Catalytic Asymmetric Reactions by Metal and Chiral Phosphoric Acid

Aug 13, 2014 - The reactions described above proceed through metal carbene intermediates, and since they are catalyzed in a cooperative fashion they c...
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Catalytic Asymmetric Reactions by Metal and Chiral Phosphoric Acid Sequential Catalysis Ze-Peng Yang, Wei Zhang, and Shu-Li You* State Key Laboratory of Organometallic Chemistry, Shanghai Institute of Organic Chemistry, Chinese Academy of Sciences, 345 Lingling Lu, Shanghai 200032, China

ABSTRACT: Catalytic asymmetric reactions promoted by metal catalysts and chiral phosphoric acids have become useful processes for the preparation of structurally diverse and complex organic compounds. This JOCSynopsis provides an overview of the most recent developments made in studies of these reactions. The paper focuses mainly on sequential catalysis and relay catalysis, which are accomplished by employing a combination of metal complexes and chiral phosphoric acids.


the outcomes of two individual reactions. At the same time, challenges exist in designing synergistic processes, such as those associated with the compatibility of two catalysts and interference with the step controlling enantioselectivity by the other catalyst. In this Review, we provide an overview of sequential (relay) catalysis involving a combination of metal complexes and chiral phosphoric acids which act as catalysts for two different reactions in the cascade (Scheme 1). The presentation follows a format that is based on the type of metal present in the metal complex component of the catalytic system.

ver the past few decades, asymmetric catalysis has become an extremely important topic in the field of synthetic organic chemistry.1 Although arguments remain about the superiority of metal catalysis and organocatalysis, increasing efforts have been given to a synergistic combination of these two strategies.2 In addition to simplifying experimental operations by employing a one-pot tactic, tandem asymmetric processes can be used to promote unprecedented reactions.3 In this regard, chiral phosphoric acids have shown great promise as organocatalysts that operate synergistically with metal catalysts. Since the initial pioneering reports on their use as organocatalysts by Terada et al. and Akiyama et al.,4 chiral phosphoric acids have become privileged catalysts in that they promote numerous, exceptionally efficient and stereocontrolled asymmetric reactions.5 Soon after the initial reports, many new asymmetric reactions, invloving dual catalytic systems consisting of chiral phosphoric acids and metal complexes, have been developed. Owing to rapid progress that has been made of this area, several elegant reviews have been prepared describing processes promoted by a combination of chiral phosphoric acids with metal complexes.6 Depending on the role played by the chiral phosphoric acid, the reactions can be classified as relay catalysis, sequential catalysis, cooperative catalysis, and anion catalysis. Sequential and relay catalysis are basically the same concept in which chiral phosphoric acid catalyzed asymmetric process employs a substrate (or an intermediate) generated in situ by a metalcatalyzed transformation. The advantages of sequential catalysis include the utilization of simpler substrates offered by the programmed catalysis, the avoidance of reaction intermediate isolation, and the discovery of unprecedented reactions that are not possible a single catalyst alone is employed. In many cases, synergistic effects can be observed between the two catalytic reactions. This feature results in a much more efficient cascade process compared to one that depends on a simple sum of © XXXX American Chemical Society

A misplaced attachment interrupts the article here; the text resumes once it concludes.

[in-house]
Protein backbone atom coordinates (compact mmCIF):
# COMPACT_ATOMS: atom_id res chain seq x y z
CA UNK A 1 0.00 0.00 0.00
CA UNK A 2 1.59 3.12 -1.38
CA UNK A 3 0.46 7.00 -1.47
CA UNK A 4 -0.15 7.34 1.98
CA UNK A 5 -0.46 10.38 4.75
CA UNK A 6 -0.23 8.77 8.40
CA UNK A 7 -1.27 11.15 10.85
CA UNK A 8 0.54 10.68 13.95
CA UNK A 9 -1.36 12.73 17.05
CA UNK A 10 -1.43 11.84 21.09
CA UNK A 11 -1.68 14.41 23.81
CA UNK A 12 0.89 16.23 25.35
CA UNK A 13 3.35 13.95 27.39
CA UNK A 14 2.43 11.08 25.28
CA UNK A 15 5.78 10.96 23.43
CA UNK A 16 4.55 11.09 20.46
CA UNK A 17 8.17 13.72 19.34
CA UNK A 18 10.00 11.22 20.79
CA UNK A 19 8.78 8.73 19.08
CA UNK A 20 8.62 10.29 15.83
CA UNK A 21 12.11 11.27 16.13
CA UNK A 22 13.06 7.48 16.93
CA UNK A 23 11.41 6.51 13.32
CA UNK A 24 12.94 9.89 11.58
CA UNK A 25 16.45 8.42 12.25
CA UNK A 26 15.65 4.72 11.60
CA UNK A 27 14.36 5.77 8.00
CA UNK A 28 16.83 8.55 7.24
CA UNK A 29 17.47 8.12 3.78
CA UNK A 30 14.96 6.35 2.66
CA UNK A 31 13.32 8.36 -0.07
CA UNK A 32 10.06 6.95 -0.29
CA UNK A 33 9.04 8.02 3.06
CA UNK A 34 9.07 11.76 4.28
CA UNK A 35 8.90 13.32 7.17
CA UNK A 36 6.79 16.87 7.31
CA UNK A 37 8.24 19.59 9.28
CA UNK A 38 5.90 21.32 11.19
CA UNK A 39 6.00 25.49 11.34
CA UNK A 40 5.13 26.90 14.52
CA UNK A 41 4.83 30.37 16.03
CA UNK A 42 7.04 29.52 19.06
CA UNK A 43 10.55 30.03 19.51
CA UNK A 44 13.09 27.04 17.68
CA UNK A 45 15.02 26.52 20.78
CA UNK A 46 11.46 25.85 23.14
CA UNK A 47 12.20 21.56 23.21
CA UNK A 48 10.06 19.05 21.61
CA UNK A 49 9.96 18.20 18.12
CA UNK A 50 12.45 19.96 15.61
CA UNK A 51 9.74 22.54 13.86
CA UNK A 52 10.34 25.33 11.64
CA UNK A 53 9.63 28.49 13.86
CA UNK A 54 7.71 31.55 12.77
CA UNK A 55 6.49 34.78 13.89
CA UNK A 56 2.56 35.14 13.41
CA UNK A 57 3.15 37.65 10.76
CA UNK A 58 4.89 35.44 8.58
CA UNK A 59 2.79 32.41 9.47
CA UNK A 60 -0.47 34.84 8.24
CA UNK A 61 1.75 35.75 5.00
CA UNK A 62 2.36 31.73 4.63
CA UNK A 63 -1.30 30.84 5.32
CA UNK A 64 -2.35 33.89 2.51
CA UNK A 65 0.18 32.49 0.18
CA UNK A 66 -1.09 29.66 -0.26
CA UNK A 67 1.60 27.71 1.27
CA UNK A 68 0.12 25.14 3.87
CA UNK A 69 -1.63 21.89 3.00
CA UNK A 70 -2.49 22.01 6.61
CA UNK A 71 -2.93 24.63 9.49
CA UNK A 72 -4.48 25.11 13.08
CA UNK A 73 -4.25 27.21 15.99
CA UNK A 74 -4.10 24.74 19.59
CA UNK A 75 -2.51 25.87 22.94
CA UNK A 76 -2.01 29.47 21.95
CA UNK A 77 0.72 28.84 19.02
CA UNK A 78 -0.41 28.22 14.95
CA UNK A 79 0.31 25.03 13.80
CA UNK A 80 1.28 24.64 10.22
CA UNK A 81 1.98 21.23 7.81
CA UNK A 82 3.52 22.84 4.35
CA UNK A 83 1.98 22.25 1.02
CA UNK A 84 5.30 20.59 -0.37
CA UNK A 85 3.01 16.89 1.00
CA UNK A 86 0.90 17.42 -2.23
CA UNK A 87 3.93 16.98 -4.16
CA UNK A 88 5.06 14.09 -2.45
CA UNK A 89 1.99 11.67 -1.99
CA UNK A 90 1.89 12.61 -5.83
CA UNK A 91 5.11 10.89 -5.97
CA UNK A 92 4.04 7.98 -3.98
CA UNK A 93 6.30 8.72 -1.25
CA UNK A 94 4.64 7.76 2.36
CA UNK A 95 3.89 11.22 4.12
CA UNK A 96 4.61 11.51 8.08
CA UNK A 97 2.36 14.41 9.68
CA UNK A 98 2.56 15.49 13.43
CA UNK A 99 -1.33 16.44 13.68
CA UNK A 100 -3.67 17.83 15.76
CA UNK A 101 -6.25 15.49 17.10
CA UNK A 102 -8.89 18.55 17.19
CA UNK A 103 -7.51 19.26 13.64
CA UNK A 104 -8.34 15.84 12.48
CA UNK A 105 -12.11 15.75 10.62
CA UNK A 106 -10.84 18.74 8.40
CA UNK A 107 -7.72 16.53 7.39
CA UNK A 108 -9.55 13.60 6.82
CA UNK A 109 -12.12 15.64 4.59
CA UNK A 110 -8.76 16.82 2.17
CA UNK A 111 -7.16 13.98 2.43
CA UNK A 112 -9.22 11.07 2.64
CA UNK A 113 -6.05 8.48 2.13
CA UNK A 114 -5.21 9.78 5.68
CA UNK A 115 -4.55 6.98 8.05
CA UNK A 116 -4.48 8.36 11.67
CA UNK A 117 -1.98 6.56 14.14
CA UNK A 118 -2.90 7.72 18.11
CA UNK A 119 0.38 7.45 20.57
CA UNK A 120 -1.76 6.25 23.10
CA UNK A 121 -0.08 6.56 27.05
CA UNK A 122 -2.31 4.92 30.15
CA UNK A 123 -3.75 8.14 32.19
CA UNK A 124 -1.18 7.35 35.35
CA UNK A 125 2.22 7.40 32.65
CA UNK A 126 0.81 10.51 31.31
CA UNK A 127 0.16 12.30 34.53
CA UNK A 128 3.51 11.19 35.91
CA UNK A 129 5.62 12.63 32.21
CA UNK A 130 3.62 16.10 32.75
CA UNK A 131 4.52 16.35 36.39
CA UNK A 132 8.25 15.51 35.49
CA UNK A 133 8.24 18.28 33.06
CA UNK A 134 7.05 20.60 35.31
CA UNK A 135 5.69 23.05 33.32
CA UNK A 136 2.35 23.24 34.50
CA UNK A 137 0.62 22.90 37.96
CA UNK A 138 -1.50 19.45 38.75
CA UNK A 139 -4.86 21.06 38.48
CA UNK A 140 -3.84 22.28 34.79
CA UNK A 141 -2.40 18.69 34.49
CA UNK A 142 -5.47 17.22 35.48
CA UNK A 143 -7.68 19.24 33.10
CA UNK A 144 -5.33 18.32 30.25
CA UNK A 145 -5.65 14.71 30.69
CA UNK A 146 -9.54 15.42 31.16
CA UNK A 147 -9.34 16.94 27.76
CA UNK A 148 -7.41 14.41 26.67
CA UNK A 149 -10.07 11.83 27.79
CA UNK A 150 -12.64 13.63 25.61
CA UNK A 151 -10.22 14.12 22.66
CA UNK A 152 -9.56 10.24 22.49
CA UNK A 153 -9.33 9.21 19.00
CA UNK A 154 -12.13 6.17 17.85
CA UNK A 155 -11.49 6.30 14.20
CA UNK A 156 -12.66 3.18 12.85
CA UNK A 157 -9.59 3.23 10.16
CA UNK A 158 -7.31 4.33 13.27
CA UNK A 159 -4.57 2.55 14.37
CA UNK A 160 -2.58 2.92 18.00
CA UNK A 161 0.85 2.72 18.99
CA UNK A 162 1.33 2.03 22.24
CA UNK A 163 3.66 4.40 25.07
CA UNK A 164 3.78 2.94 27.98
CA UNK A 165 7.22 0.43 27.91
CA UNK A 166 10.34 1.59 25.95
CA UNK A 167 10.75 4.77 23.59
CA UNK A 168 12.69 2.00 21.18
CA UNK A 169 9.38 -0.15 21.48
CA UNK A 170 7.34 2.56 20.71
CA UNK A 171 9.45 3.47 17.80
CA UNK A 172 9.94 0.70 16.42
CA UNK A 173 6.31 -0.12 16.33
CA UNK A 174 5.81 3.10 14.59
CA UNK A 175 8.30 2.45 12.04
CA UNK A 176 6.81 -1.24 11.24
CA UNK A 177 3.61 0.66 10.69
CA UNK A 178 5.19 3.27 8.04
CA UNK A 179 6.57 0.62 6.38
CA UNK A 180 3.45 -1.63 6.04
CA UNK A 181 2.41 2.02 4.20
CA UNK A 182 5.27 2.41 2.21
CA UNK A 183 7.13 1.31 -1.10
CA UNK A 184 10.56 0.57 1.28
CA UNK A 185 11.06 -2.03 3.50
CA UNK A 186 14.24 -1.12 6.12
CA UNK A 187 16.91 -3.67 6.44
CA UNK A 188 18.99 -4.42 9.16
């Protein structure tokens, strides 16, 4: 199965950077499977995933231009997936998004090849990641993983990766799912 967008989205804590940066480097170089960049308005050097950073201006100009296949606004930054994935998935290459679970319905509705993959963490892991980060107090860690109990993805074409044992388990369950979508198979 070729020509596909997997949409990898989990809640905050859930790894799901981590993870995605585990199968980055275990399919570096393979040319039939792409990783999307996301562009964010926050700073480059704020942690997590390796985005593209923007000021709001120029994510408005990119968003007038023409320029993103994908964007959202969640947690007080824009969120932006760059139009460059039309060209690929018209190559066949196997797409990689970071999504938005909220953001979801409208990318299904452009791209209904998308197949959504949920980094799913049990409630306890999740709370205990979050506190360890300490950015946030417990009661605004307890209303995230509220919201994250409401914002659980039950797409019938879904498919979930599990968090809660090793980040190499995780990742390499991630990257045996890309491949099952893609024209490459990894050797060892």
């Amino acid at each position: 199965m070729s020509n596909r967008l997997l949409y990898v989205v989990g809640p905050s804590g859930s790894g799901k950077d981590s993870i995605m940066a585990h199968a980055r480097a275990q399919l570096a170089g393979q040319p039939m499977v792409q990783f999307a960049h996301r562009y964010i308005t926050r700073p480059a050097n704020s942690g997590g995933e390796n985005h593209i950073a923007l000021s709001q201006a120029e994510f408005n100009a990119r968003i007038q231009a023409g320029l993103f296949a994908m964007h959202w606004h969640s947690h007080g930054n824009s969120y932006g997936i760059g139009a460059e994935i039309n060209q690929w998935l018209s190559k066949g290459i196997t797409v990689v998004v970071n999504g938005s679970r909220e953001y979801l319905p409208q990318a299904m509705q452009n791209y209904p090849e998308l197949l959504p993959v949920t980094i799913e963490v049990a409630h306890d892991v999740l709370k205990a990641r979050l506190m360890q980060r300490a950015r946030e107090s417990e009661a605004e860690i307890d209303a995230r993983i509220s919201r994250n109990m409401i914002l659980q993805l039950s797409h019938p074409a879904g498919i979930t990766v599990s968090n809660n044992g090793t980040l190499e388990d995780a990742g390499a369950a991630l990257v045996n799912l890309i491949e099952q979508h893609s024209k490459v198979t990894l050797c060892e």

Scheme 1. Sequential (Relay) Catalysis

SEQUENTIAL CATALYSIS WITH RUTHENIUM AND IRIDIUM COMPLEXES In 2008, Sorimachi and Terada reported an unprecedented use of relay catalysis to promote Friedel−Crafts alkylation reactions of electron-rich aromatic compounds with iminium ion intermediates derived from readily available allylamides.7 As shown in Scheme 2 (top), in these processes a three-step sequential Received: June 11, 2014

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Scheme 2. Ru/Phosphoric Acid Catalyzed Isomerization of Allylamides and Friedel−Crafts Alkylation Reactions

Scheme 3. Ru/Phosphoric Acid Catalyzed Olefin Isomerization and Pictet−Spengler Reactions